be very useful in overcoming the effects of prArabdha karman, and
SankarAcArya does recommend a steady recollection of Atma-vijnAna as a
sAdhana, in the bhAshya quoted above. It can also usefully supplement
vedAntic study, and when followed according to the advice of the proper
guru, it can help you overcome various kleSas (afflictions). And abiding
in such samAdhi may also be the preferred state of many jnAnis, as they
have no desire to participate in worldly life.

However, one does not really become a jIvanmukta by repeated occurrence of
samAdhi. It is only jnAna which liberates, so that one who knows the Atman
can be said to be a jIvanmukta. The true jIvanmukta is always in a state
of being into which there is no coming and out of which there is no going.
You can call this samAdhi if you wish, but note that it is quite beyond
what people generally mean by this word. Now, the shoe is on the other
foot, as it were. Atma-jnAna is itself the means to such a state, where
there is no citta-vRtti. Where there is no Arambha (beginning) of
citta-vRtti, there is no need to talk of nirodha (suppression) of
citta-vRtti. Still, with respect to the previous state of ignorance, the
state of knowledge can be figuratively described as citta-vRtti-nirodha or
as samAdhi.

I am reminded of a conversation between two monks. The junior one asks the
senior, "I don't see you following any strict regimen at all. When do you
meditate?" The other replied, "When am I not meditating?" I am also
reminded of the very concise answer re: samAdhi, given by Sringeri
Mahasannidhanam, Swami Abhinava Vidyatirtha, in conversations with Shri
R. M. Umesh of Madras. His widespread reputation of mastery over Yoga
would make one think that the Acharya endorses samAdhi as an enlightening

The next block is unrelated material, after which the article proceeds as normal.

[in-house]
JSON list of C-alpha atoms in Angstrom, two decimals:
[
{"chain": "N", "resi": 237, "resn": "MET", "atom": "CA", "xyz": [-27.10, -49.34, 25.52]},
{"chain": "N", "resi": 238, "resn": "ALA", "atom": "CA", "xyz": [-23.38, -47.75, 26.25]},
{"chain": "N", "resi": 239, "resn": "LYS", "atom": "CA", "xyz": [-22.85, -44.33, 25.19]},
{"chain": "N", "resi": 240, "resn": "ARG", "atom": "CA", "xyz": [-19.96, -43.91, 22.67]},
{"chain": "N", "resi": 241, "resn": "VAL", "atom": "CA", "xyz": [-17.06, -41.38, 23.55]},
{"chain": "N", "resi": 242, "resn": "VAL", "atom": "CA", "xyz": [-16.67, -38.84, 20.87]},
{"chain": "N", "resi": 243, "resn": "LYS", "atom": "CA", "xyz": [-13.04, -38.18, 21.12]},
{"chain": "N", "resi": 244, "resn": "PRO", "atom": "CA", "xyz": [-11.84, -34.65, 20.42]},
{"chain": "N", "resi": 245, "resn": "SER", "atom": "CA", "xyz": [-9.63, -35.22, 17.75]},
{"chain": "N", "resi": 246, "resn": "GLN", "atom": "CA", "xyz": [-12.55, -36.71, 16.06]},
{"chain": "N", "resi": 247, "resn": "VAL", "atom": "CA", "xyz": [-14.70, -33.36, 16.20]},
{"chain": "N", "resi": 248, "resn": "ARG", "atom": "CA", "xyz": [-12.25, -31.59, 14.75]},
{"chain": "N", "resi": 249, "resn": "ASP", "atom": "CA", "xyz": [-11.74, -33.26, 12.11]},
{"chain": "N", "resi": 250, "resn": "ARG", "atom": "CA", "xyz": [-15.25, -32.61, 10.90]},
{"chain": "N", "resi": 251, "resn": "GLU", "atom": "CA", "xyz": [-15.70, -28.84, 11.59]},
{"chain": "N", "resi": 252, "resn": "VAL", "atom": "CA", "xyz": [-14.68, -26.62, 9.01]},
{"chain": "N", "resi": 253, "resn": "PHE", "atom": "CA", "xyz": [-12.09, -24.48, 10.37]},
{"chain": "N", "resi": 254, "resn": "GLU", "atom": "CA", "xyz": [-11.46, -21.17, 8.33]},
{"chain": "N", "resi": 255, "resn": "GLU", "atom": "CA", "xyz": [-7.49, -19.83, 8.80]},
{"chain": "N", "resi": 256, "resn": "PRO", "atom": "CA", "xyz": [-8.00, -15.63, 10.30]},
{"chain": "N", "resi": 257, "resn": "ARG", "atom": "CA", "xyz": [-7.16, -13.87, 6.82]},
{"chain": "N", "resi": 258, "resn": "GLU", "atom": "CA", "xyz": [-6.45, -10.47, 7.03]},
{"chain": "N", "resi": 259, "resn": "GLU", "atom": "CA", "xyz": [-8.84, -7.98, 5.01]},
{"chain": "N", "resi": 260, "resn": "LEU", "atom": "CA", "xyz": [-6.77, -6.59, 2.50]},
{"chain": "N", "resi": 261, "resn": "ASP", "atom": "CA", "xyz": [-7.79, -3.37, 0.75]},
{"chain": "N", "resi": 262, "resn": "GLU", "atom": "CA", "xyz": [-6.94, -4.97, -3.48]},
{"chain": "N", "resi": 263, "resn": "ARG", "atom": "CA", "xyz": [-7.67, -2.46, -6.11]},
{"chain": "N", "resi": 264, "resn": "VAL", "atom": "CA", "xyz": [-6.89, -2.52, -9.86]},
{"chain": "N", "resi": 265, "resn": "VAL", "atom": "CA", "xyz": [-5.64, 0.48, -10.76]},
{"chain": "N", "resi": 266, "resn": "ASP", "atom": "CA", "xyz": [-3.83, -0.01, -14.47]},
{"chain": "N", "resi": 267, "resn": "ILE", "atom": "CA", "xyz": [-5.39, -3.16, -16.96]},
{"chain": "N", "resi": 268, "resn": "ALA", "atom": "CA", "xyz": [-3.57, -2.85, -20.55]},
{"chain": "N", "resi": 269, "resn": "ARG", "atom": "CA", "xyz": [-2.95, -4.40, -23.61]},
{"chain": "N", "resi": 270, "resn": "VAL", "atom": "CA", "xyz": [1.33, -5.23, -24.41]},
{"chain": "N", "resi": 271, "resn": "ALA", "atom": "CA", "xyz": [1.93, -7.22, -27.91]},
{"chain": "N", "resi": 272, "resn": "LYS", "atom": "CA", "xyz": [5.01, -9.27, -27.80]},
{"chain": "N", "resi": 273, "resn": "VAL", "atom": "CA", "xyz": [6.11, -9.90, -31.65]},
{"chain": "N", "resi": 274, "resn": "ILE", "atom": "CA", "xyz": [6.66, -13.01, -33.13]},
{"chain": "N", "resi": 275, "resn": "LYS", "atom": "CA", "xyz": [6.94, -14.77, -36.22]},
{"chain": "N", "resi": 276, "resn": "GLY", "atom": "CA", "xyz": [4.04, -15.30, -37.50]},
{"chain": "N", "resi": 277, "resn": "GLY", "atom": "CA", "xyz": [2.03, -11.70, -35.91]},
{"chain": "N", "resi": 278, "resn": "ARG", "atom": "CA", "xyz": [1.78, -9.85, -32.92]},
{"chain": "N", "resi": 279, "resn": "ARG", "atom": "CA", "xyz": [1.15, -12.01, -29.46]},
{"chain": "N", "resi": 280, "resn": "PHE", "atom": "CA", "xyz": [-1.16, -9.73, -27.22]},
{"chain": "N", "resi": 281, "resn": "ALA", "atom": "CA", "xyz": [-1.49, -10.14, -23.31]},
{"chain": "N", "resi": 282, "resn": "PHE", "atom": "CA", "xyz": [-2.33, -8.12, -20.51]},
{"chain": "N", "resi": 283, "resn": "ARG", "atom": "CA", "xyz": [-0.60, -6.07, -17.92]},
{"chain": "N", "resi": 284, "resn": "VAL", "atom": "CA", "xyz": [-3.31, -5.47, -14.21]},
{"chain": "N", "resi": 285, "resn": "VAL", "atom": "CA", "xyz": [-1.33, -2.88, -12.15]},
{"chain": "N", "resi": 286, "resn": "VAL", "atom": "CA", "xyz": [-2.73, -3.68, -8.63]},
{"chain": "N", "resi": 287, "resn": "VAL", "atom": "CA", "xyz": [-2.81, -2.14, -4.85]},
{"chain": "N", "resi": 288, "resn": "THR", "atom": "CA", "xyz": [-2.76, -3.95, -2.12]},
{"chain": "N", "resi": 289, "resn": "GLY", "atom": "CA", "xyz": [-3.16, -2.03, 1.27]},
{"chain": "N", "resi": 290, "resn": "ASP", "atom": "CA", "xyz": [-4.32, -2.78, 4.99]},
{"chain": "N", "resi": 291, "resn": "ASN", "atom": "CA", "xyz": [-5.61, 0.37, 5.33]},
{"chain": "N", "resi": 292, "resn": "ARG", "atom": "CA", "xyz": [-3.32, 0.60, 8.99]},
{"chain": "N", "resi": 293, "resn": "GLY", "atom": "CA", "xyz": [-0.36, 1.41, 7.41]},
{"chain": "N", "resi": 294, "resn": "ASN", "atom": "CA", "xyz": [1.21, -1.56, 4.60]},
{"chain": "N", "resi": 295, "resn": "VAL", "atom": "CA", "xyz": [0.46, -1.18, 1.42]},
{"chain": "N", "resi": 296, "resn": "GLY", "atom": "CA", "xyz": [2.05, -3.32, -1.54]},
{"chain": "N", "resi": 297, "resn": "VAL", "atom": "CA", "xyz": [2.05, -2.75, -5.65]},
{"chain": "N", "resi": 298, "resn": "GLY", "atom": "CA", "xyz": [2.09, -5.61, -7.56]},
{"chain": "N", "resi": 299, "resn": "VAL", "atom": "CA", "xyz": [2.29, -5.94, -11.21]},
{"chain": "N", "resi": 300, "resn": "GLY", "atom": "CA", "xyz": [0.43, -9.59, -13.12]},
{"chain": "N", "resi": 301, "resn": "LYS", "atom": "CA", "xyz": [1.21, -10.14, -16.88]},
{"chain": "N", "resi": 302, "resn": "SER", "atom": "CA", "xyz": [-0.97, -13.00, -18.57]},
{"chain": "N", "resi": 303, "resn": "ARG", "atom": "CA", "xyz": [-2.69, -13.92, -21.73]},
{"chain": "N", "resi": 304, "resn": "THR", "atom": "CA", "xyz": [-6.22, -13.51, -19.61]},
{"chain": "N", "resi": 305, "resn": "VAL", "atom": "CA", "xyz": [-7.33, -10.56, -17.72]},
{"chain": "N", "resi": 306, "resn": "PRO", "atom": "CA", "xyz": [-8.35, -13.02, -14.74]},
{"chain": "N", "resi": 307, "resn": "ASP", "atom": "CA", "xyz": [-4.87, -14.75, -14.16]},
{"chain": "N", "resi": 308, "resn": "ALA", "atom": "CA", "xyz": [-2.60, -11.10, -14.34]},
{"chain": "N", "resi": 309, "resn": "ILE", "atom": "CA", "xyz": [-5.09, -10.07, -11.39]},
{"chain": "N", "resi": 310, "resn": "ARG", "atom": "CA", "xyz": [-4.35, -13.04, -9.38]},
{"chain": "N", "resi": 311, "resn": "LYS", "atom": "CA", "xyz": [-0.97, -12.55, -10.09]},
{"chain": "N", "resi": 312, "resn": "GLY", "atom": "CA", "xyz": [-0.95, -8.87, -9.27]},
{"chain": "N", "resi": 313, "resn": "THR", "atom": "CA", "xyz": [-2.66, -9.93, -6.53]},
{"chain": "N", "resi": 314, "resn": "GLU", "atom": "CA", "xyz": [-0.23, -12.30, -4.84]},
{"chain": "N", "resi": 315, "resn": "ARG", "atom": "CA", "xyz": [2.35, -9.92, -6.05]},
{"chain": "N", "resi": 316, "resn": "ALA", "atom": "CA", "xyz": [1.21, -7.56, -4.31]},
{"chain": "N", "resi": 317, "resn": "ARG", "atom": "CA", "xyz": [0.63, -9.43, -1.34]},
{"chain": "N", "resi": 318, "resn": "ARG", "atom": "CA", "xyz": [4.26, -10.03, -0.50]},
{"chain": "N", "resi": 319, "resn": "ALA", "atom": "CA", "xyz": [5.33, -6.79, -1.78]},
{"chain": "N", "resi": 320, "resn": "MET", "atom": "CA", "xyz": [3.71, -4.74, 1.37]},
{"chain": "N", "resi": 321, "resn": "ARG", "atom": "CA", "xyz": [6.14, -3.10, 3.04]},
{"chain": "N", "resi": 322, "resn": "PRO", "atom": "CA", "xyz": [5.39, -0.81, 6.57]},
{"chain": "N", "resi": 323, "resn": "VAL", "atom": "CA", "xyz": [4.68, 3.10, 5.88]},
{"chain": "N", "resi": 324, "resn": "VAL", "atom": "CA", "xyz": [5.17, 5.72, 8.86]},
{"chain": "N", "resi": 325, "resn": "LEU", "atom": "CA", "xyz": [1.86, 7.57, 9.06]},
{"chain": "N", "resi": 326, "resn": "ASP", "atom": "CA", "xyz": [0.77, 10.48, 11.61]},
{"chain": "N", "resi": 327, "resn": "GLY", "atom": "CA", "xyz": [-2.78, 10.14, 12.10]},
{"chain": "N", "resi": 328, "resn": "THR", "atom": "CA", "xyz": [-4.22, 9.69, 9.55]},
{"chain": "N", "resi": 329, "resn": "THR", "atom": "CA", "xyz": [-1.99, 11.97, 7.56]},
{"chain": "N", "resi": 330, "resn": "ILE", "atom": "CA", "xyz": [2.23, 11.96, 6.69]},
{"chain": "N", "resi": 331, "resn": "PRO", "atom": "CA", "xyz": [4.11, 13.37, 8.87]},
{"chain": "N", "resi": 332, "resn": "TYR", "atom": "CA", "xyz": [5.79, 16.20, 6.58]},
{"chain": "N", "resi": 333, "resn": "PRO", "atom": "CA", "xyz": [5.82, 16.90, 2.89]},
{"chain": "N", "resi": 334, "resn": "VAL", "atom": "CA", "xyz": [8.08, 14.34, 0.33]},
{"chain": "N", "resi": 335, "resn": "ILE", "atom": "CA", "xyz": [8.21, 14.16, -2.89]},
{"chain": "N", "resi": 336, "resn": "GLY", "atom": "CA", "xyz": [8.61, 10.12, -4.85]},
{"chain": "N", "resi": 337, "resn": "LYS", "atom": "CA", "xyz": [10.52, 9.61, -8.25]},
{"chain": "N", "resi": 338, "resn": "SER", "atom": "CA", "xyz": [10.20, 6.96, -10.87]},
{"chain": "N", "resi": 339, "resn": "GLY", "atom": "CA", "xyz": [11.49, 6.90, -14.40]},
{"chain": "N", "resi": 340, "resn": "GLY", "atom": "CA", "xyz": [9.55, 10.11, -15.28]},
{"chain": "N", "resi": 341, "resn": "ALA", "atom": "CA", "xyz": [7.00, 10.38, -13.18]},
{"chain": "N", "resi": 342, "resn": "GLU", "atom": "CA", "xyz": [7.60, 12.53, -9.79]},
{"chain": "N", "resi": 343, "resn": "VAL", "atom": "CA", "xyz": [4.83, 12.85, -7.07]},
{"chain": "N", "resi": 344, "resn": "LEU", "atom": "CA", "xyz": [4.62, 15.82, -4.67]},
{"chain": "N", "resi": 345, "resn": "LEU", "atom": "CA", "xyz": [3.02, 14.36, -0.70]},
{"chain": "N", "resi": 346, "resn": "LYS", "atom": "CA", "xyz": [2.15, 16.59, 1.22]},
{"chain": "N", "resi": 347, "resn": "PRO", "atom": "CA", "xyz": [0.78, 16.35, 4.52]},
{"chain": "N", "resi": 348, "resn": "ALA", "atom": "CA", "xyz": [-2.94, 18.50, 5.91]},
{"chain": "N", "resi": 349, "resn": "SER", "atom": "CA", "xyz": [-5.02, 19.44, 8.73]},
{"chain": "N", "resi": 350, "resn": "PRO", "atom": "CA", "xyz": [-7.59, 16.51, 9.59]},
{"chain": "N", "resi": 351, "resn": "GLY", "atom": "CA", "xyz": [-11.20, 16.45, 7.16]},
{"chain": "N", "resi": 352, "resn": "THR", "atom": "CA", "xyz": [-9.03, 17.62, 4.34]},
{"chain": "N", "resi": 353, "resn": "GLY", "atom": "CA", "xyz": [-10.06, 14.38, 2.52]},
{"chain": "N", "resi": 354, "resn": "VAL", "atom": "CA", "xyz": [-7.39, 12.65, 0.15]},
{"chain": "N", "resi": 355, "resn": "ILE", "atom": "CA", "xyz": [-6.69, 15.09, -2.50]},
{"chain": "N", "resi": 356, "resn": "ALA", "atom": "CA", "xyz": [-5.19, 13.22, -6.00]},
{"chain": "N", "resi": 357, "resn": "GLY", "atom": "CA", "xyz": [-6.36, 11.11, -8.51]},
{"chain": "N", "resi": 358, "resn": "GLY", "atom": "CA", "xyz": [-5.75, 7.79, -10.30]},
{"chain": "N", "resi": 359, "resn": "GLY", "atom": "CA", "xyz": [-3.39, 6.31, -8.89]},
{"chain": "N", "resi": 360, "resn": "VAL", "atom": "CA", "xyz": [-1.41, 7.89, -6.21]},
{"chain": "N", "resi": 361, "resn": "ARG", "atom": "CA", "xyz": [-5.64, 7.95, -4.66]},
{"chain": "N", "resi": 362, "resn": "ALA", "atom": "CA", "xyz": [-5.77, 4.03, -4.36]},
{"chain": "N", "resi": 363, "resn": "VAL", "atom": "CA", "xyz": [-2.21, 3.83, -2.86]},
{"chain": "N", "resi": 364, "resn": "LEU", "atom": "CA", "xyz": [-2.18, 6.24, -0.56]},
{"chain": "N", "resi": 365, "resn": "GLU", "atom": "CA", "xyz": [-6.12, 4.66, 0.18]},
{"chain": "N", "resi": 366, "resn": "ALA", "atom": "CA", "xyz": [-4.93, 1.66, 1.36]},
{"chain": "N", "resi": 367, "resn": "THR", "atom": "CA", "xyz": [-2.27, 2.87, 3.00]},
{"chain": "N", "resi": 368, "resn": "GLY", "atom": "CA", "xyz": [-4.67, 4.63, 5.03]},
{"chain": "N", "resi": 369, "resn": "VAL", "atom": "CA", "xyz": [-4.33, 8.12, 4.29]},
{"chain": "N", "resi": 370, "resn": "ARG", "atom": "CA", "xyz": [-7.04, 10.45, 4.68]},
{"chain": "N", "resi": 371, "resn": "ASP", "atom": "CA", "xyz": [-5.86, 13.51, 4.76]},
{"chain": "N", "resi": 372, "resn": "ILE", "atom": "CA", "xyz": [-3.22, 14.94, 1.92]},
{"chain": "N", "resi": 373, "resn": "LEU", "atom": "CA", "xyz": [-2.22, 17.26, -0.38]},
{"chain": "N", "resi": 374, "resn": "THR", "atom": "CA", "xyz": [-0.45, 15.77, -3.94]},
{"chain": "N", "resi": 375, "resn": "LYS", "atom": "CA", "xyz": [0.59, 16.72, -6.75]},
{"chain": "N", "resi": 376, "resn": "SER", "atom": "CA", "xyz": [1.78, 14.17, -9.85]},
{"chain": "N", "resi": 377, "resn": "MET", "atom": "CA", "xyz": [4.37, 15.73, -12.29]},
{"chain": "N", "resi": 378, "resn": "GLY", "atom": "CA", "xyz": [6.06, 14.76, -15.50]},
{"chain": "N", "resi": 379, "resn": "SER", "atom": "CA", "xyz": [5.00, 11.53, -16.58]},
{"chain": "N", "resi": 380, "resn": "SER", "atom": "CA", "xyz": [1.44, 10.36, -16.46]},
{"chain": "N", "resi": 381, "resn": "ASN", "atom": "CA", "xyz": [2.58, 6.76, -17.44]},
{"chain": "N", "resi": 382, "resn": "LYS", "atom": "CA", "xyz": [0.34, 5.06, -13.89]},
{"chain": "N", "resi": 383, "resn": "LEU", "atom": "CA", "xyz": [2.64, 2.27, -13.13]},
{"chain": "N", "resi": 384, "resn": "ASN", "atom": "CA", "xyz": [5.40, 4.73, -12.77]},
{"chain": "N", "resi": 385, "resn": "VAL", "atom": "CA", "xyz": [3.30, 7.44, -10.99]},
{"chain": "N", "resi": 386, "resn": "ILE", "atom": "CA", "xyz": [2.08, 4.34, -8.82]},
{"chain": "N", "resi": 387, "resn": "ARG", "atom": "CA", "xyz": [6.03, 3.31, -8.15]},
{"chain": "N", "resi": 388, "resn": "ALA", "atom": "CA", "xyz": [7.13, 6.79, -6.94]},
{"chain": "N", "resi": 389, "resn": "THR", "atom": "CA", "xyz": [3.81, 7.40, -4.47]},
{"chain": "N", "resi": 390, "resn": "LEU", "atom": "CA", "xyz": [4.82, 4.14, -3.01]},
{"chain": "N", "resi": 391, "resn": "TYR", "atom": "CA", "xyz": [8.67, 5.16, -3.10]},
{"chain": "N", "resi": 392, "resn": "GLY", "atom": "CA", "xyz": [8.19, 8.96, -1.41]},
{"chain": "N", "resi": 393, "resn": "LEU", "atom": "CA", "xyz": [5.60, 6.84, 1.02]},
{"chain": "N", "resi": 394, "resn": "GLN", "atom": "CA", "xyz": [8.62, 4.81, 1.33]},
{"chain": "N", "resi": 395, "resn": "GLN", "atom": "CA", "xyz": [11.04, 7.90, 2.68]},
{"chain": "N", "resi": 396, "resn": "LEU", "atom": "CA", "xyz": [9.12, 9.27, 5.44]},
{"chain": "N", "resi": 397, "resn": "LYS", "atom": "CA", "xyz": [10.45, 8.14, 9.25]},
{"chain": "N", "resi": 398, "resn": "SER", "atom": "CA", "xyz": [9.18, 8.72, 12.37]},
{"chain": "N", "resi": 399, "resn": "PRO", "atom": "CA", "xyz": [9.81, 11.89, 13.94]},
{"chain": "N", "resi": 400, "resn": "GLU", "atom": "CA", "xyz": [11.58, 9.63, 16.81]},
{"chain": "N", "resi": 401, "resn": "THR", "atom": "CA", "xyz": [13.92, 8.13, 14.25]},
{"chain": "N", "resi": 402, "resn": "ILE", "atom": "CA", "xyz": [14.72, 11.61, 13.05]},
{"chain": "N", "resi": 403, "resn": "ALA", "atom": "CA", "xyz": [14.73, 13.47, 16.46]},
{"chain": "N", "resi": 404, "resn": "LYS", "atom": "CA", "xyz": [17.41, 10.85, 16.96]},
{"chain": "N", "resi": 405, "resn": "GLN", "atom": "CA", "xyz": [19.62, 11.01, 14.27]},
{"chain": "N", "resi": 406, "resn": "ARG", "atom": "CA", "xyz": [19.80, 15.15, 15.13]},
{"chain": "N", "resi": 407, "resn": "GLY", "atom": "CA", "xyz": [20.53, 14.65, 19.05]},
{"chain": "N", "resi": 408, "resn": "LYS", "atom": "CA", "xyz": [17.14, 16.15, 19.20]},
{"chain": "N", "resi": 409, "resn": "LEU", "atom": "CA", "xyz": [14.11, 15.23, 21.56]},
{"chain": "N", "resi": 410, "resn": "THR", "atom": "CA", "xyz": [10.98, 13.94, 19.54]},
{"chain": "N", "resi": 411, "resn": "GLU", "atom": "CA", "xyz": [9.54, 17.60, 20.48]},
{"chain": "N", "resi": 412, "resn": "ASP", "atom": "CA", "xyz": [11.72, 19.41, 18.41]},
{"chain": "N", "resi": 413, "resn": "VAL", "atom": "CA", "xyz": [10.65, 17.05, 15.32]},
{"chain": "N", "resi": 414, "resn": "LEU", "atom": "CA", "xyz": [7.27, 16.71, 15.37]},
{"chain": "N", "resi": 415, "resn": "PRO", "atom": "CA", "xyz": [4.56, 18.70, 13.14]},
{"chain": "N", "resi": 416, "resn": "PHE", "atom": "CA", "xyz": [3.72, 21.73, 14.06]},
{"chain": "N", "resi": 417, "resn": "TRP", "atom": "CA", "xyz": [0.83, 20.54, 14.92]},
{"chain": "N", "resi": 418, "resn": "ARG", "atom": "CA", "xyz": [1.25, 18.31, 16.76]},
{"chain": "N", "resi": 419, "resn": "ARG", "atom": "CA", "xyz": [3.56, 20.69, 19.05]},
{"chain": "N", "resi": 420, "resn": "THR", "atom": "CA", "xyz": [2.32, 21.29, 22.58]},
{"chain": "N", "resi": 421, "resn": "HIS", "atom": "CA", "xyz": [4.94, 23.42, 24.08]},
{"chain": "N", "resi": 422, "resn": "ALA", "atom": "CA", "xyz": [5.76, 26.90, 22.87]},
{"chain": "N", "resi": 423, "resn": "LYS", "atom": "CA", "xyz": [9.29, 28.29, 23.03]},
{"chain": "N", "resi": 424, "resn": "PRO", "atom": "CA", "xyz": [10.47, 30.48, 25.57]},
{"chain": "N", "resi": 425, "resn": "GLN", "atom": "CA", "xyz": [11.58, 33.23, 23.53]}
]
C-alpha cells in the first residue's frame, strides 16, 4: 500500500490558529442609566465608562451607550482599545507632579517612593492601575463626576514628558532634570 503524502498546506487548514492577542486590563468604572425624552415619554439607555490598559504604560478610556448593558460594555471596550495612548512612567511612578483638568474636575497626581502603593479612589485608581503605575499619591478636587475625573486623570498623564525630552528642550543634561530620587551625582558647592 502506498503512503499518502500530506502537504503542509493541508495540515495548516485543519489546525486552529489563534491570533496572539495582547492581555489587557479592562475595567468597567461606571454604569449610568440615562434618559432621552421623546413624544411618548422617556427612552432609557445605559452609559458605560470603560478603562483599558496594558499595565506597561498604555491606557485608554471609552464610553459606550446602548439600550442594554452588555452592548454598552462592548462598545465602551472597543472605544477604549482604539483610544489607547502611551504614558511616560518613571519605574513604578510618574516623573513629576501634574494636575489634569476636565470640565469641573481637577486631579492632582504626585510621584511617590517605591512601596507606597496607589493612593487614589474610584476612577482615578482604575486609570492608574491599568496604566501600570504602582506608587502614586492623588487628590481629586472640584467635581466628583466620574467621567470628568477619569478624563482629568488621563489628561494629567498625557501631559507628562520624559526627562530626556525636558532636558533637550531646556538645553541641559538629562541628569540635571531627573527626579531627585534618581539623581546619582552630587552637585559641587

experience. However, the Acharya's thoughts about samAdhi are extremely
intriguing to those who view it to be over and above the authority of
SAstra as a pramANa. Perhaps Rama or somebody else who has ready access to
the relevant book can post excerpts. Unfortunately, my copy is half a
world away, in Mumbai.

Finally, I would like to draw attention to the phrase, "revelling in the
Atman" with respect to nirvikalpa samAdhi. Again, one must ask oneself,
what is the entity that revels in the Atman? If it is the Atman that
revels in the Atman, then it follows that this has to be the natural
state (svabhAva) of the Atman, and consequently, it should be independent
of whether one is in samAdhi or not. If it is the manas or the buddhi that
revels in the Atman, then there is clearly an adjunct to the Atman, even
in the state of nirvikalpa samAdhi. If one says that one experiences
Ananda in the state of samAdhi, then this also shows that there has to be
an adjunct which qualifies such experience. This is the reason why even
the samAdhi experience is amenable to the buddhi, which is also the same
faculty that understands the SAstra. The Atman is sadA-Ananda by svabhAva,
as shown by Sruti, and never loses this nature, all through the states of
jAgrat, svapna, sushupti, mUrchA, savikalpa samAdhi and nirvikalpa
samAdhi. All this is known only by properly understanding the Sruti.
Therefore, one can multiply numerous reasons to show the importance of
SAstra as a pramANa, while at the same time, holding that even SAstra
operates at the intellectual level. What one should try to do is to bring
the same mental-intellectual-discriminatory-reflective analysis, which one
uses to understand Sruti, to bear upon the state of samAdhi as well.
Without it, the true content of true samAdhi, i.e. the natural state of
the Atman, cannot be properly understood.

svastir astu,